What things come to mind when we think about China?
Different things to different people, I suppose. Some people will conjure up a picture of china crockery featuring scenes from the daily life of Chinese people, beautiful lacquerware, others – green tea, still others – the all-powerful business and new technologies (if you’ve guessed I’m in the latter group you’ve guessed right). There are also those who nurse old stereotypes similar to those that shaped the views of many Europeans several decades ago about German or Japanese products. Where stereotypes hold sway, the truth is irrelevant. Absurd as it may sound today, such people operate in a world where the words Made in China are a designation of (bad) quality.
What is China really like?
I admit I have got into this reflective mood after a recent trip to China, so I want to share some experiences with you. Yes, what is China like? Well, there is no other way of putting it: China is simply great! It is a country where we constantly encounter its rich past and admire its current dynamism, a country that holds the viewer spellbound with its natural and technological wonders, a country where the past and the present, tradition and modernity coexist and are closely interwoven.
China is a country of diversity.
It is a country of harmony.
Diversity is the word because there is no such thing as one China. China is both a rural countryside and a sprawling metropolis, with streets that can run for over one hundred kilometres (Beijing taxi drivers have basic familiarity only with the immediate vicinity of where they operate, which is not surprising given that the city has 20 million people – more than half the population of Poland!). China gives house room to the familiar drab social realism architecture in the country’s capital and to the gleaming skyscrapers of Shanghai, to the fantastically-preserved Xi’an wall built by the Ming dynasty (which will literally take you back to medieval China), wonderful monastic gardens around the Wild Goose pagoda, and dazzling business districts in big cities. Finally, China means the treasures and the majesty of nature, a country which is doubtless home to every type of landscape that can be seen elsewhere on the planet.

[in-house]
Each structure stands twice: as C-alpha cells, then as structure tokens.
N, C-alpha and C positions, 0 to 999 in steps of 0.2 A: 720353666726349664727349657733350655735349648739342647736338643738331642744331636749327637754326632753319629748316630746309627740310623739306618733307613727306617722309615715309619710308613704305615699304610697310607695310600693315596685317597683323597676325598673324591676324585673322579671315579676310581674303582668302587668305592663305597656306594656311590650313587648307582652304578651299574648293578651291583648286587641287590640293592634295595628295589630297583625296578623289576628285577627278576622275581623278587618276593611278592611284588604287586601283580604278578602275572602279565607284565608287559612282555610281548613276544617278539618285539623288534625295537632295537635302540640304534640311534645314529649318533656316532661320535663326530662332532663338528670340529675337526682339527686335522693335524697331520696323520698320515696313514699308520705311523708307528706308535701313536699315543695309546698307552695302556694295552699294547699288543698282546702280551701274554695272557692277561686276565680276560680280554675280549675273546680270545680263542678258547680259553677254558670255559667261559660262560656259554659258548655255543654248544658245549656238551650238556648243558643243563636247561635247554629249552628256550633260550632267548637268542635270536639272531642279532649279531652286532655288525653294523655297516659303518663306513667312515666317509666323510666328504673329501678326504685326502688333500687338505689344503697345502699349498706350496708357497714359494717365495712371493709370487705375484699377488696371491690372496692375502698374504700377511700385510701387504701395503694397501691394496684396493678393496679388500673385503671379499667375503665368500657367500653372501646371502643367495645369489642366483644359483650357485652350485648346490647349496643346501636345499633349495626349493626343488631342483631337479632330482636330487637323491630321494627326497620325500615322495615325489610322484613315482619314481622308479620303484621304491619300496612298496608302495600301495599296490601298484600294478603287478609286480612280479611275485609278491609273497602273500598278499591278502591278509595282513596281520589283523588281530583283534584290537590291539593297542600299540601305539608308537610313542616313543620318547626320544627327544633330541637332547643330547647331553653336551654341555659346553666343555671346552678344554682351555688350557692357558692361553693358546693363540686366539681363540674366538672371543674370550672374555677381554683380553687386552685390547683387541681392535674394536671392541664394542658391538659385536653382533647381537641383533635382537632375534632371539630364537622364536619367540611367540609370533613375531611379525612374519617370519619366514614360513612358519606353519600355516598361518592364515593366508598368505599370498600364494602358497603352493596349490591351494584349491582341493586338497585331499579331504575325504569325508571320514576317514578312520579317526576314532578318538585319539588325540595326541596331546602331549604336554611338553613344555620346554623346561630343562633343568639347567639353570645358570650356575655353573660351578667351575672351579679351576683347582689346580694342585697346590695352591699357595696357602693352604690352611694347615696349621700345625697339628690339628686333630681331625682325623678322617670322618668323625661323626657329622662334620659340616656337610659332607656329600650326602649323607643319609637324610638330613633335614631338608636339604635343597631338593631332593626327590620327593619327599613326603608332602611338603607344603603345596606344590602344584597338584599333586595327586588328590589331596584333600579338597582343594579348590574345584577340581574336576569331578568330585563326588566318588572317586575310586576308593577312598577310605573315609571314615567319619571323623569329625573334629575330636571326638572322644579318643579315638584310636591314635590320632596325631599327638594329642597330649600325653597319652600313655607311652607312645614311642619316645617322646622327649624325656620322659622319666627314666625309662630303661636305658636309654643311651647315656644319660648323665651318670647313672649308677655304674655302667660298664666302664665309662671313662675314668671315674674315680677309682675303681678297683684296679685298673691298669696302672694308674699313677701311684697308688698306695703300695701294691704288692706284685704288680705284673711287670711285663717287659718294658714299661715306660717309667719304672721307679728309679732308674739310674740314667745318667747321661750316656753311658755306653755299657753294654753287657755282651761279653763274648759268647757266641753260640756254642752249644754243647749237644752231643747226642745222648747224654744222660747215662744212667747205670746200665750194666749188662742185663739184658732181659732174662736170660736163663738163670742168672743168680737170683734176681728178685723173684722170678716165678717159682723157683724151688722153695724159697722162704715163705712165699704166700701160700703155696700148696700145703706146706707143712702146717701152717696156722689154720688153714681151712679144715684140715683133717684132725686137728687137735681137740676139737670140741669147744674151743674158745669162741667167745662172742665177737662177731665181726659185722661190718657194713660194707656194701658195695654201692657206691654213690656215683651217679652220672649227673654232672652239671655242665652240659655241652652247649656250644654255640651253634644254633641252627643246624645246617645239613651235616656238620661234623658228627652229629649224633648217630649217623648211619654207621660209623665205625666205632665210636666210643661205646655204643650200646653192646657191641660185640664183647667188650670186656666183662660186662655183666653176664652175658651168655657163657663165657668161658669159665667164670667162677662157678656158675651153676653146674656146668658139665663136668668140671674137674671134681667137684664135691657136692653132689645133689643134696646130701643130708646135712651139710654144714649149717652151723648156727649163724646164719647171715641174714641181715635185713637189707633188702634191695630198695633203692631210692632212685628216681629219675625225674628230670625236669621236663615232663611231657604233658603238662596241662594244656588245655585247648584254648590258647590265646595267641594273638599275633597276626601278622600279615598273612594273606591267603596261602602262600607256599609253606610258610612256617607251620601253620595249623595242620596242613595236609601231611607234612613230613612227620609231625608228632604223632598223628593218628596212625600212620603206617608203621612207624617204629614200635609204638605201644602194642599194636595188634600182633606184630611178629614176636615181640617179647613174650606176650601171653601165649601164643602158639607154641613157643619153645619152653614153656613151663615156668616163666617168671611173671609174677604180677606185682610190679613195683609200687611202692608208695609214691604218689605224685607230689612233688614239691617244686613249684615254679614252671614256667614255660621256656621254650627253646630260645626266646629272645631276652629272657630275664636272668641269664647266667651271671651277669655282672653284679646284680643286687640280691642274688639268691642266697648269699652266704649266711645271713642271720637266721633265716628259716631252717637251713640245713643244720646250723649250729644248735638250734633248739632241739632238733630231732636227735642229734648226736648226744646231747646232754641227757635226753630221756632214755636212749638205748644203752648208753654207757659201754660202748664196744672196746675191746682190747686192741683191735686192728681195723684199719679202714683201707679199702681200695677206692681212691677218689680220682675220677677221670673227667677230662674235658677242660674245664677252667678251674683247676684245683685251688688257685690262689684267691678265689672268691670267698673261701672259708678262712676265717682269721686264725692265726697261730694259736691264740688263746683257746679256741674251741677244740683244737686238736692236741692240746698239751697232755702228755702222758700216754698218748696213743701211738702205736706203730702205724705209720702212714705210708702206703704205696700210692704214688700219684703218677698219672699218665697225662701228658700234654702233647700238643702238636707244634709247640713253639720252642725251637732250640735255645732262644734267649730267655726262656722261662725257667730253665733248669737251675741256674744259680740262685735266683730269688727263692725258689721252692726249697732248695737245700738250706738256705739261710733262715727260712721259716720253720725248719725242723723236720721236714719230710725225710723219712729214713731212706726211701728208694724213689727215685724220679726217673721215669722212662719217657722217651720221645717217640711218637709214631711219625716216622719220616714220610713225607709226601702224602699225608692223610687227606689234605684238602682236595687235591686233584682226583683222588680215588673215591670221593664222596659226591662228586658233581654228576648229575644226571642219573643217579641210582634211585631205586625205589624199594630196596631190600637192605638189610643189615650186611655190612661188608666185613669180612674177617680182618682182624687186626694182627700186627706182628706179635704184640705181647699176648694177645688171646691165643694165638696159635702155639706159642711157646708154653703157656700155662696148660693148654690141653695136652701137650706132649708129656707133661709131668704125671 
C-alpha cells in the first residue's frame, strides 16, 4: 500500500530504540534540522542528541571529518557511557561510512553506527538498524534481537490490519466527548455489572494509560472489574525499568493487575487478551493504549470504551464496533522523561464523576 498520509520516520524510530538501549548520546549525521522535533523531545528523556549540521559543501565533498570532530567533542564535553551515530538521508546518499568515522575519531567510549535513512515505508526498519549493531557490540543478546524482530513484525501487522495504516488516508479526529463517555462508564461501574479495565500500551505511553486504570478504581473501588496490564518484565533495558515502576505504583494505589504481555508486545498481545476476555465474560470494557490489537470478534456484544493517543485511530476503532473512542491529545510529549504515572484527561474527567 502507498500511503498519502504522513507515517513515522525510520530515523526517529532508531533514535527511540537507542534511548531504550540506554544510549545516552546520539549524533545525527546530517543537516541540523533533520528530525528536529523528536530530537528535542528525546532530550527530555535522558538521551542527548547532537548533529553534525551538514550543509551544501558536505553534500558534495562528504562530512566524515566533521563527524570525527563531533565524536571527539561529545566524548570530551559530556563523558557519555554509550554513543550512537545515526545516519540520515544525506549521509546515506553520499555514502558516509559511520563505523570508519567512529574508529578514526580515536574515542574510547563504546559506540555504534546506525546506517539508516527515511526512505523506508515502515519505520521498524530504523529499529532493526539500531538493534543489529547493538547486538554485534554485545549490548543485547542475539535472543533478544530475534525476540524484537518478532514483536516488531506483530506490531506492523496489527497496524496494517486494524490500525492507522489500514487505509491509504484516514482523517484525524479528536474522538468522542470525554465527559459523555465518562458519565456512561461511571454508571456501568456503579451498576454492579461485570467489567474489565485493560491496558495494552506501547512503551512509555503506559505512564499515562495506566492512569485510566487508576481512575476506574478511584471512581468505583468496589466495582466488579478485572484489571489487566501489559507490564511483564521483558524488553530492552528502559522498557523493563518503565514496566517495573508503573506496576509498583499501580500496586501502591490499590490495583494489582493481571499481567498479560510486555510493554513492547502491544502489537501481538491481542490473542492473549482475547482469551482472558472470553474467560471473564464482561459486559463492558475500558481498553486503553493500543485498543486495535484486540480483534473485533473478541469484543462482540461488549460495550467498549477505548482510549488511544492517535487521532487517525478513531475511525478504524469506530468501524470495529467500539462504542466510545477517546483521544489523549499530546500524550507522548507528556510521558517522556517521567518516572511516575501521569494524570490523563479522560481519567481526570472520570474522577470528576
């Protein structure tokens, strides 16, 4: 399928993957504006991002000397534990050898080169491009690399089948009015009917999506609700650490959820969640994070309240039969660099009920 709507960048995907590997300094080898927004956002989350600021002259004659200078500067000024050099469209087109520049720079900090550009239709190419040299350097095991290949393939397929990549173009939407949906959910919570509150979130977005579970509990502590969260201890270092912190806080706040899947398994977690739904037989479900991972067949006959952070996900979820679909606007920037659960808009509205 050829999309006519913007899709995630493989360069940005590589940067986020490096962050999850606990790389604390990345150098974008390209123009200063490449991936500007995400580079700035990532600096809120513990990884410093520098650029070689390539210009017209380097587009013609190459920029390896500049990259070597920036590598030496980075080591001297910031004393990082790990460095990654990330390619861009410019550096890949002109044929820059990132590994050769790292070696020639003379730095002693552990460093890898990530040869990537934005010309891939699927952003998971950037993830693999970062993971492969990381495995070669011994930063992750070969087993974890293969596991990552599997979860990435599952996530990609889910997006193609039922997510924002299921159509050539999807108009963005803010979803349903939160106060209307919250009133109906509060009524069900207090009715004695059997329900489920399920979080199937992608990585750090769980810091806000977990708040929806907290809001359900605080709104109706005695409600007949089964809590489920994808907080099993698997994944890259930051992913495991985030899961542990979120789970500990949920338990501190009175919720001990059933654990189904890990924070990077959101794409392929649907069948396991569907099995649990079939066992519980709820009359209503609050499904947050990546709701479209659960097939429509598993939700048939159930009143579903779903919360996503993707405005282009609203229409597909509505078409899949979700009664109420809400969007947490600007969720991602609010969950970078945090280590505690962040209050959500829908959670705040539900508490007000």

So that is China – the vision it conjures up compels the observer to wander through the ages and vast open spaces. Where does modernity come into all of this? Well, the world’s biggest liquid crystal display measuring 7.5 thousand square metres in the centre of Beijing (the erection of which cost a mere 32 million dollars!) is as good a symbol of modern China as any.
It is a challenge itself to comprehend the future direction in which China is going, a future into which the Chinese government is pouring money (3% of China’s GDP is spent on R&D, which means that the Middle Country has caught up with the United States), as is every usually one-child Chinese family. It is noteworthy that, in a country inhabited by well in excess of one billion people, competition for the best education money can buy starts in early years. Universities are places for top talent, so enormous weight is attached to education. The results – as shown by research – leave no one in doubt: the number of Chinese children with a very high IQ is much higher than the number of all children in the United States. It will come as no surprise then that, unlike in many other countries, teachers are thought to hold prestigious jobs for which they are handsomely rewarded.
So, again, that is China, or rather my inept portrayal of China which hides the desert sands, the snow-capped mountain tops, the rice paddies, the great rivers (which deserve the distinction of being called mothers of the Chinese civilisation) and countless other things, each deserving not of one portrait but of whole galleries. But even this modest picture is enough to understand how distant China is from some of the most common associations. Not to mention some of the stereotypes!
The world’s biggest and most heart-stopping liquid crystal display I’ve mentioned can be in seen in many amateur videos by going to:
Basic information about China’s system of education: